NASA launches US-European satellite to monitor sea level rise

VEN ENDENBURG AIR FORCE BASE, CALIFORY. – A US-European satellite designed to extend the size of global sea surface to decades of elevation was launched into Earth orbit from California on Saturday.

The SpaceX Falcon 9 rocket carrying the satellite exploded at 9:17 a.m. from Vandenberg Air Force Base and headed south toward the Pacific Ocean. The first phase of the Falcon flew to the launch site again and landed for reuse.

The Sentinel-6 Michael Freelich satellite came out of the second phase about an hour later. It then deployed its solar panels and first made contact with the controllers.

Named after a former NASA official who played a key role in the development of space-based oceanography, the satellite’s main instrument is a highly accurate radar altimeter that will bounce energy from the surface of the ocean floating above the Earth’s oceans. A similar twin, the Sentinel-6B, will be launched in 2025 to ensure record continuity.

Since the 1992-US-French satellite TopX-Poseidon was launched, space-based sea level measures have been uninterrupted, followed by a series of satellites, including the later Jason-3.

The heat and cooling of the water affects the altitude of the sea surface, allowing the scientist to use ultimatum data to detect weather-affected conditions such as hot El Niનોo and cold La Niનાa.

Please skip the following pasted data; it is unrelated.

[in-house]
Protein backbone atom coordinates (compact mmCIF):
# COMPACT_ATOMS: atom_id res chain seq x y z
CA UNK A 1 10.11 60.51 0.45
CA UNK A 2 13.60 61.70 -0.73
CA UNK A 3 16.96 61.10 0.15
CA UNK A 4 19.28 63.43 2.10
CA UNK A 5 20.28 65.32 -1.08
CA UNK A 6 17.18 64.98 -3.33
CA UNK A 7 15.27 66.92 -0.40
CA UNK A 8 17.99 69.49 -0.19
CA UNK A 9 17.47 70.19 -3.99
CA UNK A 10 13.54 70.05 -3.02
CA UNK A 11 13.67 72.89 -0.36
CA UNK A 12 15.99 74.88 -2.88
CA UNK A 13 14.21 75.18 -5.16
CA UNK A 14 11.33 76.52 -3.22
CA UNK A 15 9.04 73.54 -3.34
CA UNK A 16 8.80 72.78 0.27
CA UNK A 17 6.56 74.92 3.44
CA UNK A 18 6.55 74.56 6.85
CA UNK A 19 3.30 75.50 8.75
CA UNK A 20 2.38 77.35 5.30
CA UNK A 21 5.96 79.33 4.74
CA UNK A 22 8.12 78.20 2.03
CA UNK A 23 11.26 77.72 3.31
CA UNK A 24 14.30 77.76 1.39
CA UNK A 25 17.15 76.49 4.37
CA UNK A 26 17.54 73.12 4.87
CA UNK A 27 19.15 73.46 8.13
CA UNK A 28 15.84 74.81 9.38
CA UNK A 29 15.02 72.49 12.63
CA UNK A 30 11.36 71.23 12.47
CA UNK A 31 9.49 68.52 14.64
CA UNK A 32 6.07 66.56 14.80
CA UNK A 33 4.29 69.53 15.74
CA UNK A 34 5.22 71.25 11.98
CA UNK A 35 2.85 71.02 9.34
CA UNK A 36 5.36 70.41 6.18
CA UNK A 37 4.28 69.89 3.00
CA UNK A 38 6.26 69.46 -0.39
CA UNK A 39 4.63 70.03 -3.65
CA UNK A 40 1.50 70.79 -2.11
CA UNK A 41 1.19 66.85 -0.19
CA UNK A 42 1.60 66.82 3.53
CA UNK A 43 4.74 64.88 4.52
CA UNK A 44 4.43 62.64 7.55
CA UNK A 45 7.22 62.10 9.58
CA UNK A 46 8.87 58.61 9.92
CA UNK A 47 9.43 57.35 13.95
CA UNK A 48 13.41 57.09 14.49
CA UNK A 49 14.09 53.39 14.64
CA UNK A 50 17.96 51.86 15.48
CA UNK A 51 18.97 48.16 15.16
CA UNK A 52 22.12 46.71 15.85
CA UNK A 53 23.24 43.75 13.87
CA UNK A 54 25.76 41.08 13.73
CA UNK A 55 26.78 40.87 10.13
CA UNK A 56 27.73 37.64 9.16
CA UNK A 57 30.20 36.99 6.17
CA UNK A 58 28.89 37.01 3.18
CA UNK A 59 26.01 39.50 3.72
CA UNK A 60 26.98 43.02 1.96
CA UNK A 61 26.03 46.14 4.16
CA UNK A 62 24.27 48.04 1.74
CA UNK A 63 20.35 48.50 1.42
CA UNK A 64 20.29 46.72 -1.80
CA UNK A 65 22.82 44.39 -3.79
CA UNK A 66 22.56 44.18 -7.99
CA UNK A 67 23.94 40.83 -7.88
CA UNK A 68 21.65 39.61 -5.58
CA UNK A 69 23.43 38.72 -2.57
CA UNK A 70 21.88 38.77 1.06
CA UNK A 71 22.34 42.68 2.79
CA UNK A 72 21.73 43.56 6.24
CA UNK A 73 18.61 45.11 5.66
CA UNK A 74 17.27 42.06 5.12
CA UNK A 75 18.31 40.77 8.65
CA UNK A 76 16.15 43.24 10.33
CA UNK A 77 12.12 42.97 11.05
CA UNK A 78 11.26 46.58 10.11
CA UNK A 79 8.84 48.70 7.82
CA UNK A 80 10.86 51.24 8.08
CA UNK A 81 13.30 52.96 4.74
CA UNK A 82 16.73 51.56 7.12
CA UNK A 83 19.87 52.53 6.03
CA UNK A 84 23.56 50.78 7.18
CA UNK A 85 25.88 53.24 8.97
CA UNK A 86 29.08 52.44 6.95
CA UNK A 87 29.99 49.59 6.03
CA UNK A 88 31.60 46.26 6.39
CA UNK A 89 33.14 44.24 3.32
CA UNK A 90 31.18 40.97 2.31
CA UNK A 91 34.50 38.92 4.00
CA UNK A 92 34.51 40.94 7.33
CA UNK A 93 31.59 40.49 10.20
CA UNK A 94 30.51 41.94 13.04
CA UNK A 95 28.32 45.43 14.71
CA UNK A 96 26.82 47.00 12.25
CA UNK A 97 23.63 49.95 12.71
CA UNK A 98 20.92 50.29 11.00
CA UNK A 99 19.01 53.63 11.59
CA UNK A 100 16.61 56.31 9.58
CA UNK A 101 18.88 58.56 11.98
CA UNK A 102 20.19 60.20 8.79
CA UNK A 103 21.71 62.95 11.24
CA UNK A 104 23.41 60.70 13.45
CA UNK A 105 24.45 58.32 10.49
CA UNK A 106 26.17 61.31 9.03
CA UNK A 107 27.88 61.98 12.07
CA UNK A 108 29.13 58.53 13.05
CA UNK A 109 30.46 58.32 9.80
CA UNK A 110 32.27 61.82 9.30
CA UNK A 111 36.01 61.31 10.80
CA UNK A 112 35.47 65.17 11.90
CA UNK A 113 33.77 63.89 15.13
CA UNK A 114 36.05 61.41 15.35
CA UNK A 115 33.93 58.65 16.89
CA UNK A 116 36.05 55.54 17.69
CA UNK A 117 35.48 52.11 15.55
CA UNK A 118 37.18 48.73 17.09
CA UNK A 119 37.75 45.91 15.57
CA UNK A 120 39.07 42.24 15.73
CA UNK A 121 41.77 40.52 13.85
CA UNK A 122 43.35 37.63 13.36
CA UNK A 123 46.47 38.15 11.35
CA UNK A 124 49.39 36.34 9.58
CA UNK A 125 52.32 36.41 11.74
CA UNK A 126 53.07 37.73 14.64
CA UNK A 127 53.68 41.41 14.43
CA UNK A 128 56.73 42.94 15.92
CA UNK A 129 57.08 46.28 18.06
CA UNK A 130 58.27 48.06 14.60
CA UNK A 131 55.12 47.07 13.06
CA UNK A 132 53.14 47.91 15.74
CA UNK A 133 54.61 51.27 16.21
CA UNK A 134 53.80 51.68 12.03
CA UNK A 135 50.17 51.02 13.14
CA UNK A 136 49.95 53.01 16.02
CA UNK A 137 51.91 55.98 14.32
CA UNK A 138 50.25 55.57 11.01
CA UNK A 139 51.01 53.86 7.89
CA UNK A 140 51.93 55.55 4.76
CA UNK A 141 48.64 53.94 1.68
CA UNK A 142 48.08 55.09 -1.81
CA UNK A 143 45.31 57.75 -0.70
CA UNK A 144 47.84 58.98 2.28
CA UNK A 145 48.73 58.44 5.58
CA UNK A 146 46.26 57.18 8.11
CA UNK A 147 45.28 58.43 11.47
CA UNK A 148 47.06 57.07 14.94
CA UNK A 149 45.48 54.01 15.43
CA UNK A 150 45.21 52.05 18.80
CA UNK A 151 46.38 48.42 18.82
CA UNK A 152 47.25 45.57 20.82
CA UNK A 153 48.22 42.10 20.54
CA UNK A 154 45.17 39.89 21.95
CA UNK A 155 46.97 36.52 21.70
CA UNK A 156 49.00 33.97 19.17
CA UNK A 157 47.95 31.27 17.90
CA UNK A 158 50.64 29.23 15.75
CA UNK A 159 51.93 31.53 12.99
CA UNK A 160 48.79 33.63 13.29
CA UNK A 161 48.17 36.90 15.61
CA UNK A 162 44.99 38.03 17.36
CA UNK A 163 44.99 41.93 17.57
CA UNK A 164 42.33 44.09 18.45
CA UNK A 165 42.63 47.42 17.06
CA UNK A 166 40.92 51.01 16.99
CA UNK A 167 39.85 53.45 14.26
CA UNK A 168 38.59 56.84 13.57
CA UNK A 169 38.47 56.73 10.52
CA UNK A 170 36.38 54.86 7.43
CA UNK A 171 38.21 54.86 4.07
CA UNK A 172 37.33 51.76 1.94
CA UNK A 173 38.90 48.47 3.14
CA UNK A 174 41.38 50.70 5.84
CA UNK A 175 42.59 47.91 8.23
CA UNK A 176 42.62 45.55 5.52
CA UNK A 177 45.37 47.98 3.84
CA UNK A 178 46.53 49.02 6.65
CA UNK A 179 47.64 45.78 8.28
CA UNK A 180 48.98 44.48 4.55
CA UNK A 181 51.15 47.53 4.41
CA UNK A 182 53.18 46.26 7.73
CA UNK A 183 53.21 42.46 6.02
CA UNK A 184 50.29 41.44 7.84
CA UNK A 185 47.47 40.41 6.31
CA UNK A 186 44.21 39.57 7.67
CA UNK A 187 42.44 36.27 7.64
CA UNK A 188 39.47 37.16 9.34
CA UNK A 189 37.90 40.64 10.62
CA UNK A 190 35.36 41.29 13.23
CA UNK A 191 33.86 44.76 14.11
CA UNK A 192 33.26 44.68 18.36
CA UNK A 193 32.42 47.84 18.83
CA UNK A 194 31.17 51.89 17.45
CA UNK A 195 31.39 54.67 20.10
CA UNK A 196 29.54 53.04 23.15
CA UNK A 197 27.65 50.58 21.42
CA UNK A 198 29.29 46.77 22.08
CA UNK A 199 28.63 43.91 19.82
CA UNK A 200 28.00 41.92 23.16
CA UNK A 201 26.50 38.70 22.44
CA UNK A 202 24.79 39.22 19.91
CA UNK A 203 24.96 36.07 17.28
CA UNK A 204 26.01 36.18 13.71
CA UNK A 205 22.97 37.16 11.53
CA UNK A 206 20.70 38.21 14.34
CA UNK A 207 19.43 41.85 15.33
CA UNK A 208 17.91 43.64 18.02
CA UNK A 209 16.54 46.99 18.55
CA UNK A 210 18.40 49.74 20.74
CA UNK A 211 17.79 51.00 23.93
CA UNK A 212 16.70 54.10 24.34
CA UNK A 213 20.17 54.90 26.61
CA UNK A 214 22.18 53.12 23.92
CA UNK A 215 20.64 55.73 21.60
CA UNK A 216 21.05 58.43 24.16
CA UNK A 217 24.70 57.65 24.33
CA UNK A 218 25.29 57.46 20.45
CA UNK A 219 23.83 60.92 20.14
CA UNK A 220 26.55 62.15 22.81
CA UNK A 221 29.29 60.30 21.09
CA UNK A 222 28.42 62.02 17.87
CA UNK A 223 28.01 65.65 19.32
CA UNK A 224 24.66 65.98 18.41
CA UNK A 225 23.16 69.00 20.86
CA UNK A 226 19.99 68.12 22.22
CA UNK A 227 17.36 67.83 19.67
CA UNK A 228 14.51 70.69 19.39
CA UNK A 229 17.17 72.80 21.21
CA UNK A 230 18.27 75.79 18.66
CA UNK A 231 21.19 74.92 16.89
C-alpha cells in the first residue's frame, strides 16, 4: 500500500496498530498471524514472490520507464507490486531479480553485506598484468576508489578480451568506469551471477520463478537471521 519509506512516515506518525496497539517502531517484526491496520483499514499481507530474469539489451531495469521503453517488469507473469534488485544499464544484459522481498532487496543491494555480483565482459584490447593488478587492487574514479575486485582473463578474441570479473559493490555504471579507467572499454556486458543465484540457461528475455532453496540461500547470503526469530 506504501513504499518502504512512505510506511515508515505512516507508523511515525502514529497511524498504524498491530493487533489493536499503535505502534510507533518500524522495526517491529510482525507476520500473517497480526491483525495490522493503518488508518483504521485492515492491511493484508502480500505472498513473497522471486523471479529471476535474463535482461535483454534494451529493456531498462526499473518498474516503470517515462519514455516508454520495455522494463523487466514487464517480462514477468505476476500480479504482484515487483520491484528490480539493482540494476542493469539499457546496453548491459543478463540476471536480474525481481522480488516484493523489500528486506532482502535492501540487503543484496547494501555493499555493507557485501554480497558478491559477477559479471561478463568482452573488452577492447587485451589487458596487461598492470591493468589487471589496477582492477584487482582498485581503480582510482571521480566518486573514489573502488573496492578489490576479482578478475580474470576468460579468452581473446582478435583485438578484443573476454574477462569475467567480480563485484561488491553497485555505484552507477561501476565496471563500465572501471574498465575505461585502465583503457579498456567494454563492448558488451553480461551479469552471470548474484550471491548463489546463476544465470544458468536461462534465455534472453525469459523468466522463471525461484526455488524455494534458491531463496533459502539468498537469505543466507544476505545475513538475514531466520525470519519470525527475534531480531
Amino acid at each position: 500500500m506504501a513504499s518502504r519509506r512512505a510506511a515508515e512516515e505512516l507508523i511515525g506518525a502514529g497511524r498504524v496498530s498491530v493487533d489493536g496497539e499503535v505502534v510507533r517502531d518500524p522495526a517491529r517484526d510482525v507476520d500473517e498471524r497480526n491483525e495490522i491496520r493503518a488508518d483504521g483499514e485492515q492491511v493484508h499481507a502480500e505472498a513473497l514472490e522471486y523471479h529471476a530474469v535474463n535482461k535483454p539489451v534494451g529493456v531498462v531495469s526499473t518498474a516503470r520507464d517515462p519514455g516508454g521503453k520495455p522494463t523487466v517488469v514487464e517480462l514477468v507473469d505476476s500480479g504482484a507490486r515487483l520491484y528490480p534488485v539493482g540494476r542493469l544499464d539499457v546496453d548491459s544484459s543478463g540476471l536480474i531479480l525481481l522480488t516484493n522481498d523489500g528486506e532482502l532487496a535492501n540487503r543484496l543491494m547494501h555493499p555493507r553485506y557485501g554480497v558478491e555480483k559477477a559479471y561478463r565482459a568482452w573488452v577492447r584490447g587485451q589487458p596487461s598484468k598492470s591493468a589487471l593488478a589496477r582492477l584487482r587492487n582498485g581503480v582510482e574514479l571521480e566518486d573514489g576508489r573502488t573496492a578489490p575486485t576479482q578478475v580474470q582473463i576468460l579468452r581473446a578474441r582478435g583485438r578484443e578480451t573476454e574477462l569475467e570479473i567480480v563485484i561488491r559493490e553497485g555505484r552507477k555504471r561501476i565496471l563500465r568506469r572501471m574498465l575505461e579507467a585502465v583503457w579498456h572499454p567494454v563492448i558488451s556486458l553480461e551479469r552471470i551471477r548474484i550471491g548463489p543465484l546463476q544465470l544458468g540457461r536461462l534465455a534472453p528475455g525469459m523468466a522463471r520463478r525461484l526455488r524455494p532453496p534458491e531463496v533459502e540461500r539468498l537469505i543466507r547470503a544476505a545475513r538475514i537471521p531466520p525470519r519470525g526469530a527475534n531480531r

Measures to understand sea level rise due to global warming are also important as scientists warn that it poses a threat to the world’s coast and billions of people.

“Our Earth is a complex system of dynamics connected between land, sea, ice, atmosphere and of course our human communities, and that system is changing,” said Karen St. Garmin, director of NASA’s Earth Science Division. Briefing Friday.

“Since the oceans cover about 0% of the Earth’s surface, the oceans play a huge role in how the whole system changes,” he said.

The new satellite is expected to have unprecedented accuracy.

“This is a very important parameter for climate observation,” Joseph Ashbabaker, the European Space Agency’s director of earth observation, told the Associated Press this week.

“We know sea levels are rising,” Aschbecker said. The big question is, how much, how fast.

Radio signals will measure how other signals pass through the atmosphere, providing data on atmospheric temperature and humidity that can help improve global weather forecasts.

Europe and the United States are sharing ની 1.1 billion (900 million euros) worth of missions, including twin satellites.